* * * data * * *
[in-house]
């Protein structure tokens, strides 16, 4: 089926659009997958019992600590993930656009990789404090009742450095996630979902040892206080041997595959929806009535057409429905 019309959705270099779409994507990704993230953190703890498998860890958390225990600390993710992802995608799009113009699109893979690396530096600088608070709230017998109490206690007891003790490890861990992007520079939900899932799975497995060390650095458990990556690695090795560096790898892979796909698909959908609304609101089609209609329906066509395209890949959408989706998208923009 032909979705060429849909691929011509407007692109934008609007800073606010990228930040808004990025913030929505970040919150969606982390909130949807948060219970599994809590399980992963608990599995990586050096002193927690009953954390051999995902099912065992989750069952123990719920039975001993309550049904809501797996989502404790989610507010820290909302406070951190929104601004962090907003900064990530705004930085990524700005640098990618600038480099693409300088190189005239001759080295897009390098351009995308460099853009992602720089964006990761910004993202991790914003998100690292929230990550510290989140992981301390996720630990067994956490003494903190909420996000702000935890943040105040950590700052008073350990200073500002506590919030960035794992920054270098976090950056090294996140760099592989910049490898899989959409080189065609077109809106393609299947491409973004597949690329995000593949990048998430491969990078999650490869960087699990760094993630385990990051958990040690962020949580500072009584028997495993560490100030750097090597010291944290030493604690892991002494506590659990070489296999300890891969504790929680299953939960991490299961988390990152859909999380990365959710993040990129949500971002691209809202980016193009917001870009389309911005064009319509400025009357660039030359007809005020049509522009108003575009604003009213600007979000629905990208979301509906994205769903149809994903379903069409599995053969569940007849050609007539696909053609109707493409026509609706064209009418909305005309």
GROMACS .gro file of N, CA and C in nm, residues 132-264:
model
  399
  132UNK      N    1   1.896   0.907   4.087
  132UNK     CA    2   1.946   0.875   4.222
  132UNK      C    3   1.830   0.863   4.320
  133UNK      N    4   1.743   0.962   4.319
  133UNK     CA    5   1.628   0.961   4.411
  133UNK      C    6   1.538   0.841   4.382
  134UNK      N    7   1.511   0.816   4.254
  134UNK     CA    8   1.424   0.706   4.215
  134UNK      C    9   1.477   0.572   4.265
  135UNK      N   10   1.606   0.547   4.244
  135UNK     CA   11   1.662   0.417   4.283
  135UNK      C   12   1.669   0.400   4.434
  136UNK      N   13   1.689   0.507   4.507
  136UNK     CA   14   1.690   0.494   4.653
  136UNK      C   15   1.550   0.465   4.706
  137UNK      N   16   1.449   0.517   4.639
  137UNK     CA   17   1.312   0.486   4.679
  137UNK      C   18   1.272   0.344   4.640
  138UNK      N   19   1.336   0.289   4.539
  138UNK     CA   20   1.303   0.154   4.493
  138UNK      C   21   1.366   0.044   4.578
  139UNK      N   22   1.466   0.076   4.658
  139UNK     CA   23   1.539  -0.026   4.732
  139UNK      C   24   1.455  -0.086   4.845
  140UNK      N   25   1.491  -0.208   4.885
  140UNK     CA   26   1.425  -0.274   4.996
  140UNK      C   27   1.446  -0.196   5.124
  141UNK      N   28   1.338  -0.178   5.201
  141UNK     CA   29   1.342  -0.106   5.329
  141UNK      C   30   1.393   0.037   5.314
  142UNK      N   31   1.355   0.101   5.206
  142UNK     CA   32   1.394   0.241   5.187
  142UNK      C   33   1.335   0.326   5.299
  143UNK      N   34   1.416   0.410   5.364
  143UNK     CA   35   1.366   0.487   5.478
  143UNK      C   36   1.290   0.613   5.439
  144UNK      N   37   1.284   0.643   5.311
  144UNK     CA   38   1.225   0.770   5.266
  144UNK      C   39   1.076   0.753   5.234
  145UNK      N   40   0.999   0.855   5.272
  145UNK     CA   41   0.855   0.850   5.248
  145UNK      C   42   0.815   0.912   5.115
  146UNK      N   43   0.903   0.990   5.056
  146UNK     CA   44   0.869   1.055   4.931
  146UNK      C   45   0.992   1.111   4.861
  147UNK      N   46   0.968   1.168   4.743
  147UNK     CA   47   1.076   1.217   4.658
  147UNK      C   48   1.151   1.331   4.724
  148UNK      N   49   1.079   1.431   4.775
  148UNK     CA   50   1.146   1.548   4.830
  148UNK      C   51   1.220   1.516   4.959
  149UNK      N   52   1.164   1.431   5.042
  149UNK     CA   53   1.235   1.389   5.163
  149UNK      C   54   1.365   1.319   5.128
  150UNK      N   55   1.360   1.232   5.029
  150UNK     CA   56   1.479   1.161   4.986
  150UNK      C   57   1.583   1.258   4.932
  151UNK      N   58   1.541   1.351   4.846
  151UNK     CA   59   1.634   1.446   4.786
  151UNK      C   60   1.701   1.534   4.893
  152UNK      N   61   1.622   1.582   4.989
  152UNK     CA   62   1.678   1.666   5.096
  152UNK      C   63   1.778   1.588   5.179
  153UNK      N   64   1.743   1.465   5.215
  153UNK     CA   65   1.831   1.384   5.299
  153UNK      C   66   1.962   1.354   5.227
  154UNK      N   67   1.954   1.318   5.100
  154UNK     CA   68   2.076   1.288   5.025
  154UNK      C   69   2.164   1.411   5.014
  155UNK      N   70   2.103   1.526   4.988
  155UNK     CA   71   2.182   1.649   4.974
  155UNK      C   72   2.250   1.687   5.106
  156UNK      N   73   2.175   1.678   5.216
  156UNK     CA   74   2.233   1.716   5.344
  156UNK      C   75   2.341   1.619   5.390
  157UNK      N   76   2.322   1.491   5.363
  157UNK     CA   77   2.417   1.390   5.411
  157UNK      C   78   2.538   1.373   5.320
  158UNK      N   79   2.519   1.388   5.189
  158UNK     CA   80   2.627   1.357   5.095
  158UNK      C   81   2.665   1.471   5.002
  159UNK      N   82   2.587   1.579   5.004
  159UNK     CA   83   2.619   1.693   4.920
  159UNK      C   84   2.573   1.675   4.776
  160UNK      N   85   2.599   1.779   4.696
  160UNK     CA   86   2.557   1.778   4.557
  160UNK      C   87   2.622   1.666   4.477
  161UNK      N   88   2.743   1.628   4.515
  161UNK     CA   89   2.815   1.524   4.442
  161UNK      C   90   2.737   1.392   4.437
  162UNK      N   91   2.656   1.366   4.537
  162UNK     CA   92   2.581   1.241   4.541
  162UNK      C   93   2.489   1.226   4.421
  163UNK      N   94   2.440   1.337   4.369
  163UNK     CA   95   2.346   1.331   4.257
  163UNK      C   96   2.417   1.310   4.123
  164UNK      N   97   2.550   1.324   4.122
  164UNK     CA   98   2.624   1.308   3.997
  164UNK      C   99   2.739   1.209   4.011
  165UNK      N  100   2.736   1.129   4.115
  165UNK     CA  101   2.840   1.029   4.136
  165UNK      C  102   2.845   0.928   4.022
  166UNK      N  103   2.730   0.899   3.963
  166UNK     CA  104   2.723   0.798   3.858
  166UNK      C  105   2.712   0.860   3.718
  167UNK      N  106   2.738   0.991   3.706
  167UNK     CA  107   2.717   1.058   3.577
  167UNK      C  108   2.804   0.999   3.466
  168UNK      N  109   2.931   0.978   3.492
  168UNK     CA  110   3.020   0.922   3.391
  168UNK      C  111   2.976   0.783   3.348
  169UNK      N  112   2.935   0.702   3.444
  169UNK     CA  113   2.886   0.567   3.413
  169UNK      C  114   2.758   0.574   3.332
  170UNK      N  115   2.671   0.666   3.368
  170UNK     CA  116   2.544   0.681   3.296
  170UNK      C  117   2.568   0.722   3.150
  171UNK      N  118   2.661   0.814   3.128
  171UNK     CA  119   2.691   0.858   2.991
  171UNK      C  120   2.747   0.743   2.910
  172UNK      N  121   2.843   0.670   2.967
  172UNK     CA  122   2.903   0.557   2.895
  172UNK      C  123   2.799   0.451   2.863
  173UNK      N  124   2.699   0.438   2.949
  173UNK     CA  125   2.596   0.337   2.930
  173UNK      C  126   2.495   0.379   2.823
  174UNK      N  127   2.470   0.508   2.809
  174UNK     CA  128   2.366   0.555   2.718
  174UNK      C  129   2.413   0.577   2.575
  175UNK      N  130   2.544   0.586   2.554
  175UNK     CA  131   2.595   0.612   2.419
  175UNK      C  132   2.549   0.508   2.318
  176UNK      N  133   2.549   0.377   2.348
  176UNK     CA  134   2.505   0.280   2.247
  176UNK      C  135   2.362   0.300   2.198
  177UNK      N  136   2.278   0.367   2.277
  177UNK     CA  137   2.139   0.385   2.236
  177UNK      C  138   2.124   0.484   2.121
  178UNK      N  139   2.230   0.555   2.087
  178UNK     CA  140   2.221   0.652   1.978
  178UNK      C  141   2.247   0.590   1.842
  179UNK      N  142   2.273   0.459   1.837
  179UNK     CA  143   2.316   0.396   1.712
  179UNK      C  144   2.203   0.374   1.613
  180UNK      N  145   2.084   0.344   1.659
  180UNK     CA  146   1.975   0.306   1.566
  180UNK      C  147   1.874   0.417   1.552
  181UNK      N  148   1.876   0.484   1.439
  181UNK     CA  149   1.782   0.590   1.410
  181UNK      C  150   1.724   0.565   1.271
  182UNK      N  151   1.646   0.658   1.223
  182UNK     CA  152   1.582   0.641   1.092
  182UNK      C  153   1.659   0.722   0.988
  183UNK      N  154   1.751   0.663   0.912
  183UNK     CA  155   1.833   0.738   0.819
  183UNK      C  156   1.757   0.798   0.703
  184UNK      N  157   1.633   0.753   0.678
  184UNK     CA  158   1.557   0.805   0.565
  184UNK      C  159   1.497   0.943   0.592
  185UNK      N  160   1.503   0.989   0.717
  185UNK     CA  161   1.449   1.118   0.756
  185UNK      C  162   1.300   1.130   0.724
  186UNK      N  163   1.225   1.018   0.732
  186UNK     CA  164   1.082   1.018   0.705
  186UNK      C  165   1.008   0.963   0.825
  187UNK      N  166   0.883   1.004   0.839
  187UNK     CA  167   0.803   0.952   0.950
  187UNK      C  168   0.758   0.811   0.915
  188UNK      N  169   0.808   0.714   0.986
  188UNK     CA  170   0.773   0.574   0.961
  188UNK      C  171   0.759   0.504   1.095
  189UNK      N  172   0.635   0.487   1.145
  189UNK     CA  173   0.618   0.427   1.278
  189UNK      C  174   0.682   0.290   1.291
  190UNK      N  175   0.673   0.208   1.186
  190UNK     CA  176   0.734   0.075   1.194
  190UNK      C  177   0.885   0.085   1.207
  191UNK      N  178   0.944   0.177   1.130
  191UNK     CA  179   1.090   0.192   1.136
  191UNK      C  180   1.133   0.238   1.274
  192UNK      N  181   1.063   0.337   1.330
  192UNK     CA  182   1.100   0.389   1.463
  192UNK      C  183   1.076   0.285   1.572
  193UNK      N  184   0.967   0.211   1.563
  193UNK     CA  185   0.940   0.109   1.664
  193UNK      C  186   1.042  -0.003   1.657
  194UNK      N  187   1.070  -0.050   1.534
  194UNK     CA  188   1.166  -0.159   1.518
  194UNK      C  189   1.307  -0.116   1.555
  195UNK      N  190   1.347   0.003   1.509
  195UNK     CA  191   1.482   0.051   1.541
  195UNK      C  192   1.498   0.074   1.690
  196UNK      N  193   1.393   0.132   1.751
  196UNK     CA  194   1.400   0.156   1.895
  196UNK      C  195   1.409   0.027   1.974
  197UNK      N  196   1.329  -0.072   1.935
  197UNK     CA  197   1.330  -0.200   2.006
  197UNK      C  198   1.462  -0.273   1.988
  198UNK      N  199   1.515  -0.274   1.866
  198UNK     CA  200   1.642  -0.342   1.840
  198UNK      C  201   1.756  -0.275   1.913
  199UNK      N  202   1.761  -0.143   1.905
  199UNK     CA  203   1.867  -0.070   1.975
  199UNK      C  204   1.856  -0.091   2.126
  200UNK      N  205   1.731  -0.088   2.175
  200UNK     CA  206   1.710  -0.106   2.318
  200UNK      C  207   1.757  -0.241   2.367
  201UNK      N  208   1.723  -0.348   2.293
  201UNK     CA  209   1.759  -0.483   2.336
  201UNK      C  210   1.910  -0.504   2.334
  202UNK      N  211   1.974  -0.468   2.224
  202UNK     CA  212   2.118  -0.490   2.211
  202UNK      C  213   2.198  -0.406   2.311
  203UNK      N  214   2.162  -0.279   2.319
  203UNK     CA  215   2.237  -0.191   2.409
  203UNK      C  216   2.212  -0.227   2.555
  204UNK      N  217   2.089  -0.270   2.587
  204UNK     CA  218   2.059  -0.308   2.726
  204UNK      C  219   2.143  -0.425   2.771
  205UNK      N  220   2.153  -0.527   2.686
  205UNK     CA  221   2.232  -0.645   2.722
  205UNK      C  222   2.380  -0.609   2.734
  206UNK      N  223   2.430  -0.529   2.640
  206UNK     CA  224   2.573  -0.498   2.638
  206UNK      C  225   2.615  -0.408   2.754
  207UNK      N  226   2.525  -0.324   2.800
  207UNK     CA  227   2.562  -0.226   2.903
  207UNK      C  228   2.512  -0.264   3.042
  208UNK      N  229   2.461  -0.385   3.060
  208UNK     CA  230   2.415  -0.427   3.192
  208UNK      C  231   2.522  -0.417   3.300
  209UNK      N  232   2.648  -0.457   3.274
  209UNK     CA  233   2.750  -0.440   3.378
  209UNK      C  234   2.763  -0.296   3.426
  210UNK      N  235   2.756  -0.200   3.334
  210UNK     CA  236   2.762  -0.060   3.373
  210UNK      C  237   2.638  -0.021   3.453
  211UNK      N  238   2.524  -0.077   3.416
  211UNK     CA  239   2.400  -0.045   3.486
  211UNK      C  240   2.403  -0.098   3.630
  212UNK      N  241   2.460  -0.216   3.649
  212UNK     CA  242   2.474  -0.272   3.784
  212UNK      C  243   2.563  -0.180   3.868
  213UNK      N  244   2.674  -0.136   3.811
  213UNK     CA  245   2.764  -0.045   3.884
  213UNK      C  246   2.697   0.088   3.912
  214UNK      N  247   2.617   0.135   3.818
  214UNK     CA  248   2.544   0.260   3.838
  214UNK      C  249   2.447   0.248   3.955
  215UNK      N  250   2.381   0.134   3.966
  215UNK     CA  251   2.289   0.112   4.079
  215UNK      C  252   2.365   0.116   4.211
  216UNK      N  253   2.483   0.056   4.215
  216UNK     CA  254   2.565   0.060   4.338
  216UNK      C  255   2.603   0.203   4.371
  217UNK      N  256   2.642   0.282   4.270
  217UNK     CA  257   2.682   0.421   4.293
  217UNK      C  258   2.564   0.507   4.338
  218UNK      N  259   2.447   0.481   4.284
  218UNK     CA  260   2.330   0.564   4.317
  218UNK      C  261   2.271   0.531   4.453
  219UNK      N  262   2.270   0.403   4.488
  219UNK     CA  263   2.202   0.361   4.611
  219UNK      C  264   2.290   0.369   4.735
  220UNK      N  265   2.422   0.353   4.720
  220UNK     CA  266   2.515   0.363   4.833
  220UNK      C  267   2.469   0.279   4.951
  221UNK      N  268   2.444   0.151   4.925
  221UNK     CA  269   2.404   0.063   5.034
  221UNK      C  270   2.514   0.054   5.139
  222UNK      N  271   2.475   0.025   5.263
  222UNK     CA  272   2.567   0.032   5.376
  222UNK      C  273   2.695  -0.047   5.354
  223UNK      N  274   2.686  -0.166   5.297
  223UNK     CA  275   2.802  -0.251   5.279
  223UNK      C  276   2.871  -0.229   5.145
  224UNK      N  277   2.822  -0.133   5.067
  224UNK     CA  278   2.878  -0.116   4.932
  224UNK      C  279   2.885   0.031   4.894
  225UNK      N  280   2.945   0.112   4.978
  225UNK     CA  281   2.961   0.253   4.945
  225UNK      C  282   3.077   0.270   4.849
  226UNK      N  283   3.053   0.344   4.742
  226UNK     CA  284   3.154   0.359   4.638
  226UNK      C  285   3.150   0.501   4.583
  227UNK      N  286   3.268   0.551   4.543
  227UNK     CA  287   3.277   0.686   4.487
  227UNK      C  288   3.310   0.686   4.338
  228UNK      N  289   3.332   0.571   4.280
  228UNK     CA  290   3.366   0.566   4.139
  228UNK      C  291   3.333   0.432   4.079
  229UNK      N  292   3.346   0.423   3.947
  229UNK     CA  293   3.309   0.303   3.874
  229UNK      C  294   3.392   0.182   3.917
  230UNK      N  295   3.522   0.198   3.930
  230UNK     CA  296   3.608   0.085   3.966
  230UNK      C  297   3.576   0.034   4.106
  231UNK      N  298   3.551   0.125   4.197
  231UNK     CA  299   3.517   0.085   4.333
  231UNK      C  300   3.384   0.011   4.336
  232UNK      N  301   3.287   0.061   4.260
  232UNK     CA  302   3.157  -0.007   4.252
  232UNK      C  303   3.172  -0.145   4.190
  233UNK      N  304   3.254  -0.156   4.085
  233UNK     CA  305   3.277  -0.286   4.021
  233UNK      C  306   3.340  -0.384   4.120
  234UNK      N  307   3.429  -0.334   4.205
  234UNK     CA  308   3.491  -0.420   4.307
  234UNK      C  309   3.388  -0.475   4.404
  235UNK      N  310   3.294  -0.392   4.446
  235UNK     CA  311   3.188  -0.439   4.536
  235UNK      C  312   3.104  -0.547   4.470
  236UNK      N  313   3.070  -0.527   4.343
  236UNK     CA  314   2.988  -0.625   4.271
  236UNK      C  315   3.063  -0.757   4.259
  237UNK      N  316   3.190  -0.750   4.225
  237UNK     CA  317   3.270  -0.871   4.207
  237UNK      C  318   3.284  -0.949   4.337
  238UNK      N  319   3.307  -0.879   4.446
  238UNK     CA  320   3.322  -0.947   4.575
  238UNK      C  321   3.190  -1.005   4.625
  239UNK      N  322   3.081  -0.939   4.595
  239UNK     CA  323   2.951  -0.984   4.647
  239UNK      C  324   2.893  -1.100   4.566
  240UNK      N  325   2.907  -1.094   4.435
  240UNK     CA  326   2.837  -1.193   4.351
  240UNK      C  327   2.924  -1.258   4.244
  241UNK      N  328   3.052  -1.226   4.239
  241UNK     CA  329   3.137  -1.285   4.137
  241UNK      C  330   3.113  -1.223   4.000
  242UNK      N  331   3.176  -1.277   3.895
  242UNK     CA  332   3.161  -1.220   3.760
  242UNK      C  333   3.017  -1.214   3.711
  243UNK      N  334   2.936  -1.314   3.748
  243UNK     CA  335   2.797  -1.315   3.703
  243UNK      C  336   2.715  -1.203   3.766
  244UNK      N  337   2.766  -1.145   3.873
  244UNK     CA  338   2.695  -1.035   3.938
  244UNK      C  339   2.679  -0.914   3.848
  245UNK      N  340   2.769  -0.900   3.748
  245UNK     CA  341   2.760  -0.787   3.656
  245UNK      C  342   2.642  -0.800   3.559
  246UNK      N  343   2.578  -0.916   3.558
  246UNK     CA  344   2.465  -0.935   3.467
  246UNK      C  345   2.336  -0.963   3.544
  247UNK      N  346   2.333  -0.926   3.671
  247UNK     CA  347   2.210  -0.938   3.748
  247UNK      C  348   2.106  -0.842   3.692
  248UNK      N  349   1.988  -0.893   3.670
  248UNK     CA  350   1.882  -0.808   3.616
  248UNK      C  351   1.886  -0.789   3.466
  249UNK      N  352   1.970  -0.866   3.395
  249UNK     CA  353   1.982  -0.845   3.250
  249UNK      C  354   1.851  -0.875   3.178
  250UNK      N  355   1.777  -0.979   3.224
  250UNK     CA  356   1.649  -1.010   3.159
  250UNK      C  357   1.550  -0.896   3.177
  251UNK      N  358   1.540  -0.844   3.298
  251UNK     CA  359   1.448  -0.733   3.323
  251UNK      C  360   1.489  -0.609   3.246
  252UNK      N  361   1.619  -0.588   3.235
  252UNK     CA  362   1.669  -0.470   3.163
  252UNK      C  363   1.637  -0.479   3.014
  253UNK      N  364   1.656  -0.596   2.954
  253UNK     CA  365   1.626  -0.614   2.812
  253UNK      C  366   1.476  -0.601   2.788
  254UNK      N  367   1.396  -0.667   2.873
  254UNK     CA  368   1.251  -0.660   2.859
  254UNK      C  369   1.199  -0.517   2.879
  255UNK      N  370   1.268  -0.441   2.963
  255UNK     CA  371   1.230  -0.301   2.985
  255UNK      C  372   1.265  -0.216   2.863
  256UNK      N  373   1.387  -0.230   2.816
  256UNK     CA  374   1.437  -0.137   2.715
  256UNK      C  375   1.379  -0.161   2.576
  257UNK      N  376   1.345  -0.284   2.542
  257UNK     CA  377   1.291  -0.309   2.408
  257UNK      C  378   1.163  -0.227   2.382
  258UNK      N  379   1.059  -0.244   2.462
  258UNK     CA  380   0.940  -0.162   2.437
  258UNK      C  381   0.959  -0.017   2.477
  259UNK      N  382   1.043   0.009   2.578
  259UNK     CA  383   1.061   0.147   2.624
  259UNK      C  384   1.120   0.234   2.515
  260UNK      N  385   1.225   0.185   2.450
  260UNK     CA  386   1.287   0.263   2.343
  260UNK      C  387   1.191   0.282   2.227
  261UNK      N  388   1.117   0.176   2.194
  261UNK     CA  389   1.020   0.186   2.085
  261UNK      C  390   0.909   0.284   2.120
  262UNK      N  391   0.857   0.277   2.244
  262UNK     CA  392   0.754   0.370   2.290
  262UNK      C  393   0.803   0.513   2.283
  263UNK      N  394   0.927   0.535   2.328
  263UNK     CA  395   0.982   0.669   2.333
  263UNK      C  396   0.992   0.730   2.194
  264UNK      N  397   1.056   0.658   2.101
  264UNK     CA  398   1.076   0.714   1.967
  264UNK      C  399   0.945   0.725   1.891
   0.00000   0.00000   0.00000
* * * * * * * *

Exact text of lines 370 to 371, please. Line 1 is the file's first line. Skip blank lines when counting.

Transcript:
  253UNK     CA  365   1.626  -0.614   2.812
  253UNK      C  366   1.476  -0.601   2.788